The issue of whether a random computer check of a motor vehicle's registration is a violation of an individual's constitutional rights under the Fourth Amendment to the United States Constitution *fn5 or Article I, paragraph 7, of the New Jersey Constitution *fn6, is one of first impression in New Jersey.

Underlying Article I, paragraph 7, of the New Jersey Constitution is the premise that there is a zone of privacy wherein all individuals expect that what they say or do will be protected from unreasonable government intrusion. New Jersey requires that this expectation of privacy be reasonable. State v. Hempele, supra, 120 N.J. at 200. *fn7

A search has been defined by our courts as "an invasion, a quest with some sort of force, either actual or constructive", State v. Roman, 182 N.J. Super. 297, 299, 440 A.2d 1155 (App. Div. 1982), certif. denied, 89 N.J. 431 (1982), or "an exploratory investigation and prying into hidden places for that which is concealed." State v. Anglada, 144 N.J. Super. 358, 361, 365 A.2d 720 (App. Div. 1976). *fn8 However, Article I, paragraph 7, of the New Jersey Constitution and the Fourth Amendment to the United States Constitution provide "no protection for what a person knowingly exposes to the public . ..." State v. Bates, 202 N.J. Super. 416, 427, 495 A.2d 422 (App.Div. 1985). *fn9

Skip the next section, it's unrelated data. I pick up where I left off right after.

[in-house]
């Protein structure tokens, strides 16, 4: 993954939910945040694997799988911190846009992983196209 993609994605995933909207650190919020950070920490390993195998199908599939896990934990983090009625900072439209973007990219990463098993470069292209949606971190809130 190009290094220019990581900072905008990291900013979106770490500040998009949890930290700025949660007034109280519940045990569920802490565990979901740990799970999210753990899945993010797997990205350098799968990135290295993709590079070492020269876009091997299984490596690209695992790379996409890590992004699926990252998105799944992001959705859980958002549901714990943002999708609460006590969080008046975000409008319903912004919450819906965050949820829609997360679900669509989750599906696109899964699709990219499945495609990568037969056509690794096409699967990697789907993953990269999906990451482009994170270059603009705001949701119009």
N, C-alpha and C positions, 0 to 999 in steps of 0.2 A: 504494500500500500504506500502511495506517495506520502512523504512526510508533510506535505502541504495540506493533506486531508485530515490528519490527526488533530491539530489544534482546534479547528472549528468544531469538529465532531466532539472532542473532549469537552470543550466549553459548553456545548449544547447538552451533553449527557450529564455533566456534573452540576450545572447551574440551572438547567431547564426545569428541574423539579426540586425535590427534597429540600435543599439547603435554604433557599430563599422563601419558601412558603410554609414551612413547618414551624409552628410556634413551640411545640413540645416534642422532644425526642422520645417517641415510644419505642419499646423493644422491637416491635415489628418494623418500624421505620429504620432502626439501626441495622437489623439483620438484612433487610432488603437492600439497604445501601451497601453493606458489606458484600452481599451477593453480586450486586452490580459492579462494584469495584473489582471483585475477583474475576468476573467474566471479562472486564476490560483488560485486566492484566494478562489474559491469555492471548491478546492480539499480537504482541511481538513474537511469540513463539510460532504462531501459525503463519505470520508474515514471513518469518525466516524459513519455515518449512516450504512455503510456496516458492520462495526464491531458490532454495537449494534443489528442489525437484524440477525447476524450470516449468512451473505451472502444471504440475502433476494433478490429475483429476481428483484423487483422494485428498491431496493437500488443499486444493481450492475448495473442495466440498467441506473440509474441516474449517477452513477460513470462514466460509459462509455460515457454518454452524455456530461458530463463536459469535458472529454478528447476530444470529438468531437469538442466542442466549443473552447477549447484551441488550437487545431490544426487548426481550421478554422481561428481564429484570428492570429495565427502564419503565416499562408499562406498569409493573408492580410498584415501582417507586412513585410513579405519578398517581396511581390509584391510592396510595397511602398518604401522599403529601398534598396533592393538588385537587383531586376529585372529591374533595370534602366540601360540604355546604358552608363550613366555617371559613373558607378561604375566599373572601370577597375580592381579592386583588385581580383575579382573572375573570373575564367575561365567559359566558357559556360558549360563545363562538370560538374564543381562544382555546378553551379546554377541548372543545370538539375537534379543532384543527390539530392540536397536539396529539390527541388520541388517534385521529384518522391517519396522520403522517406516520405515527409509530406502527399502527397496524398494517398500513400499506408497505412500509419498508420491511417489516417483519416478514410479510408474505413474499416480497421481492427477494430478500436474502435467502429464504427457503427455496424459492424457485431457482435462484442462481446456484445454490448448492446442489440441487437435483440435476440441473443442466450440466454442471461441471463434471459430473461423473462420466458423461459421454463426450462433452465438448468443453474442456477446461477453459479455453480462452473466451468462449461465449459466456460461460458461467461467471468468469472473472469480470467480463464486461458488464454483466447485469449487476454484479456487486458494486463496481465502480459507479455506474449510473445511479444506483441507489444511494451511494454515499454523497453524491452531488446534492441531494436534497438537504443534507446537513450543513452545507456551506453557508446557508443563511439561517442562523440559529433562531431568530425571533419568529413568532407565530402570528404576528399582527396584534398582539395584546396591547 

Here the visual inspection of defendant's motor vehicle license plate and the ensuing computer check, did not constitute a search and seizure subject to constitutional protection. For this visual inspection to have constituted a "search," a defendant must have had a reasonable expectation of privacy in the area searched. This court is convinced that the defendant's expectation of privacy in the license plate was minimal because license plates mounted on the front and rear of a motor vehicle are constantly exposed to public view. Bates, 202 N.J. Super. at 426-27 (there was no reasonable expectation of privacy in the soles of the defendant's shoes); State v. Foy, 146 N.J. Super. 378, 386, 369 A.2d 995 (Law Div. 1976) (there was no reasonable expectation of privacy in the facial features of the defendant, and thus, an identification line-up was not a search); see also United States v. Walraven, 892 F.2d 972, 974 (10th Cir. 1989) ("Because they are in plain view, no privacy interest exists in license plates.").